Jalen Smith is nicknamed Stix for a reason. Wiry with long arms, the strength imbalance between he and Isaiah Stewart, as a 6-foot-8 chunk of toned muscle, was expected on Friday night; and yet, also unsuspecting. After all, Beef Stew wasn’t so much tenderizing Indiana’s herd of youthful bigs with brawn on the block, as he was flexing his know-how, repeatedly creating open paths to the basket, whether with snake screens or duck-ins, in a way that could stand to be emulated by the Pacers — particularly as it pertains to the latter.
Think of it this way. Since being traded to Indiana, Smith has impressed firing away from deep, attempting 3.9 threes per game and hitting them at a 45 percent clip, including some shots in transition, but he struggles to overpower switches with his face-up game and can be awkward driving from the corners, rather than backing down smaller guards.
Of course, opportunities have been somewhat sparse, as the trend of attacking from the outside has carried over from earlier in the season, when Turner and Sabonis were all too often overlooked; however, as Stewart demonstrated on Friday for the Pistons, playing 4-out, 1-in can actually assist in those efforts, even if Smith doesn’t touch the ball.
Just look at this possession from the second quarter and consider the possibilities of Jalen screening his own man or ducking-in hard at the dunker’s spot, with Buddy staying spaced.
In essence, Smith would be tearing open a hole for Brogdon to attack into and forcing Haliburton’s defender to make the same touch choice that Buddy was confronted with when the Pistons were trailing by three with less than two minutes to play.
Instead, with Buddy circling, Brogdon attempts to get to his right — away from the inside match-up — and ends up running into a brick wall.
That happened repeatedly in the fourth quarter, as the guards attempted to isolate against Stewart, either misfiring from deep or getting stonewalled around the basket.
“We thought we had a mismatch against Stewart,” Isaiah Jackson said post-game. “But he was playing phenomenal defense ... and we really just couldn’t get past him.”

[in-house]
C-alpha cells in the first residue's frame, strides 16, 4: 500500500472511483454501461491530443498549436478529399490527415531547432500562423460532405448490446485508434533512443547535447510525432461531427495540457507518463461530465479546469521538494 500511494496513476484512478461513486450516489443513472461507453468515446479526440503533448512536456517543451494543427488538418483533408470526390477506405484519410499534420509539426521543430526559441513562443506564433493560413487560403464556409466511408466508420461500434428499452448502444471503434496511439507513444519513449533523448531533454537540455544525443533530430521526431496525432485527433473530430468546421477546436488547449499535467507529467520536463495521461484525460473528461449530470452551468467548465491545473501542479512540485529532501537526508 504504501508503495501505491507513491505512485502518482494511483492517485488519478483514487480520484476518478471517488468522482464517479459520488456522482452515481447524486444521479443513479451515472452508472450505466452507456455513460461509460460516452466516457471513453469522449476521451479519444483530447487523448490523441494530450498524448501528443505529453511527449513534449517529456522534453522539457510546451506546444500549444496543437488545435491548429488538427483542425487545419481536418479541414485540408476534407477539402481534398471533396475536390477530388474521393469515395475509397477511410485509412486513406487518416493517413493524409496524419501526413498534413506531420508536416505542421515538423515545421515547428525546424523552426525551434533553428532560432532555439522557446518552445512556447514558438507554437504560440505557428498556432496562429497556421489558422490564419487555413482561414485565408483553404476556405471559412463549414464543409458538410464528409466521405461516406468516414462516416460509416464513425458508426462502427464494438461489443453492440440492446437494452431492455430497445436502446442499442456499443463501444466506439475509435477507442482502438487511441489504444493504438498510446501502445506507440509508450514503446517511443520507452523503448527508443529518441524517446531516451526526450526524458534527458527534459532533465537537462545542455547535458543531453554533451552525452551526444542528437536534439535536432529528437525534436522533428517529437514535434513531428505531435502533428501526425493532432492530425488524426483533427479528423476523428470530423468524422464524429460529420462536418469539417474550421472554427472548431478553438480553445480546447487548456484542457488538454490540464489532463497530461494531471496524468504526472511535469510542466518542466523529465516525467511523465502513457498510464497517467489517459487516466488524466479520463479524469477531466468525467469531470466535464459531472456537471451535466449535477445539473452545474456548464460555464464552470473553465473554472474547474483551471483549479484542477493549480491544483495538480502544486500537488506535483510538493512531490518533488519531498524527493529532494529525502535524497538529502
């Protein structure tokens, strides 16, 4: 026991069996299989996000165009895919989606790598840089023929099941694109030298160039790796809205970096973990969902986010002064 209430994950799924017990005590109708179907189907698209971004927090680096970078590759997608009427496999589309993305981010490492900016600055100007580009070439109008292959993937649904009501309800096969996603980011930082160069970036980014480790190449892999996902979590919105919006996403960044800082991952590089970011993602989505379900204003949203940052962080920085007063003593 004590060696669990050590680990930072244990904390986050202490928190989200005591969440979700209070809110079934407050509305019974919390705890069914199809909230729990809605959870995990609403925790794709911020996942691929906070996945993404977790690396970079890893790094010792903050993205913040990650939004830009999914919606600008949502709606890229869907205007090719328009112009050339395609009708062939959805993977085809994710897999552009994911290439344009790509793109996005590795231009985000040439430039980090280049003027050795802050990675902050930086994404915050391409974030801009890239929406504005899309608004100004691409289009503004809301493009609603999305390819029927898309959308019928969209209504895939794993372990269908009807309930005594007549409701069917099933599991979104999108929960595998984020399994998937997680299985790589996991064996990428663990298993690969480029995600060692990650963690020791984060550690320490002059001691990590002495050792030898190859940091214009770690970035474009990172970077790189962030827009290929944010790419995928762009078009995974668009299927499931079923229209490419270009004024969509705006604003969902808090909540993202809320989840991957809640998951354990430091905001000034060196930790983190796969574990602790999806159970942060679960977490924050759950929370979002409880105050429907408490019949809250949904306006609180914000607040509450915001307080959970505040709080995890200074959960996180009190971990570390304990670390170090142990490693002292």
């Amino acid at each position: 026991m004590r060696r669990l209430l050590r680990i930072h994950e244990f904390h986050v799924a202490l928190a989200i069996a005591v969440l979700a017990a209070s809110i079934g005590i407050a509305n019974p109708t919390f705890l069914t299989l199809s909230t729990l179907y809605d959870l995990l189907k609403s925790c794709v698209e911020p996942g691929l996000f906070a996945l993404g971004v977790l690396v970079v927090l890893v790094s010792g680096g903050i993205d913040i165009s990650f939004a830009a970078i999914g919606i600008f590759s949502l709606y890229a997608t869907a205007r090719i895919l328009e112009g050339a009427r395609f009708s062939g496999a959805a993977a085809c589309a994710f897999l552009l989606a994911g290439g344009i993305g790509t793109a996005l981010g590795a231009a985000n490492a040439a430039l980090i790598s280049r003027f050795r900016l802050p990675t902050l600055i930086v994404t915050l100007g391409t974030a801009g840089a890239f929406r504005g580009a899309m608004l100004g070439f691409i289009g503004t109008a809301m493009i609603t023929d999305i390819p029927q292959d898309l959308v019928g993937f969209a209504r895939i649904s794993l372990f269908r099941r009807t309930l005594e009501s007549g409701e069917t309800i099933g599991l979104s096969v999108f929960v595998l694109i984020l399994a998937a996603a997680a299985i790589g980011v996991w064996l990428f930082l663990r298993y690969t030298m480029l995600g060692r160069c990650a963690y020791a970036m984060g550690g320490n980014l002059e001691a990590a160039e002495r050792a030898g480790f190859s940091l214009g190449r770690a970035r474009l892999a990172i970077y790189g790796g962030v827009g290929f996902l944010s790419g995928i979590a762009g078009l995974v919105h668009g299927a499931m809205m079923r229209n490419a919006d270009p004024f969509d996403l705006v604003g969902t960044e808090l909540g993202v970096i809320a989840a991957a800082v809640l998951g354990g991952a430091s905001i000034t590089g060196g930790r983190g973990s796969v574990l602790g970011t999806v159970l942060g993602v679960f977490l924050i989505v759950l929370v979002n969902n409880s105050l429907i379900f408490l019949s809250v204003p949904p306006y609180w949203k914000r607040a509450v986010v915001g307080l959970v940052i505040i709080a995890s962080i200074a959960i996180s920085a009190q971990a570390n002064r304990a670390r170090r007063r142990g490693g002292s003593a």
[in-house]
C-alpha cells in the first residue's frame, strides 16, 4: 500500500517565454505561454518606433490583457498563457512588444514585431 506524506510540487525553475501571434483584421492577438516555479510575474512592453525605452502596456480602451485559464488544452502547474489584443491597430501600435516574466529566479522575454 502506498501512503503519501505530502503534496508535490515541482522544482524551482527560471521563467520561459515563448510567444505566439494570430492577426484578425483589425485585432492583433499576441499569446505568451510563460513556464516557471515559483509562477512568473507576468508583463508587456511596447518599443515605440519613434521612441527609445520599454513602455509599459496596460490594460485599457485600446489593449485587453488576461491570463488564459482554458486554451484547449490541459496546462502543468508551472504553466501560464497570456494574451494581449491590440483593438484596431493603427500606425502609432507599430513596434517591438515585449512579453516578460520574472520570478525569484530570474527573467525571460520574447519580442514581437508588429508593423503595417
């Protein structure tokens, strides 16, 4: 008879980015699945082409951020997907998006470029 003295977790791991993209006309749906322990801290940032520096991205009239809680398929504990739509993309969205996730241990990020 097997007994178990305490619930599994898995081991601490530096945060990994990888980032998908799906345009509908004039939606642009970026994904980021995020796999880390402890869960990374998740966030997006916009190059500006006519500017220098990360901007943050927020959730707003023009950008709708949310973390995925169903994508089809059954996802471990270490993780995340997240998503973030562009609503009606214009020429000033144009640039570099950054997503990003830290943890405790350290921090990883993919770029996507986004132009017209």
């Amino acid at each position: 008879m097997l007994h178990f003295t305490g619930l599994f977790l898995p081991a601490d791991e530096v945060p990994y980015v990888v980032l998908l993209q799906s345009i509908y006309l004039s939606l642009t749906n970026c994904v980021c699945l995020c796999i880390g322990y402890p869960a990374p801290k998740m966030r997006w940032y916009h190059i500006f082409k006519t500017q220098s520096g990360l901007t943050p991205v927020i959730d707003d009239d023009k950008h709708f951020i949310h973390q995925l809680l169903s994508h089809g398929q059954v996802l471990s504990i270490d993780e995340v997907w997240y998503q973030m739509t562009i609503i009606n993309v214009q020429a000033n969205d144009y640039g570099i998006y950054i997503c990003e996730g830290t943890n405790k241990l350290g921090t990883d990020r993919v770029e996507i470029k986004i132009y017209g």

Again, this is where the big, whether in the dunker spot or releasing from the switched screen, could be of more use. Look at Jackson and notice how he has Cade Cunningham pinned behind him on the same side of the floor as the ball-handler.
If Jackson works to maintain that position, then Brogdon can get downhill with his strong hand or dish to Jalen in the corner, as opposed to challenging Stewart, in yet another difficult and contested 1-on-1 situation, at the opposite side of the rim.
To be fair, Goga attempted a similar maneuver in Orlando and nearly caused a collision with Oshae Brissett, but there’s (literally) a sizable difference between trying do so while getting folded in half by a seven-foot center.
And mimicking the same technique that Stewart demonstrates here, only against a switch,
As Jalen himself could’ve done, here, by turning his toes toward the lane and into the mismatch, rather than releasing from his spot and congesting Brogdon’s driving lane.
All of which is to say that, while it may not currently be realistic for Jackson or Jalen to punish switches in the traditional sense, jousting with smaller competitors in the post; the way in which they position themselves inside can still play an active part in dislodging mismatches on the perimeter, shedding Isaiah Stewart on defense by taking a page from him on offense. In that regard, if the Pacers are going to duck entering the ball inside on duck-ins — do it with purpose.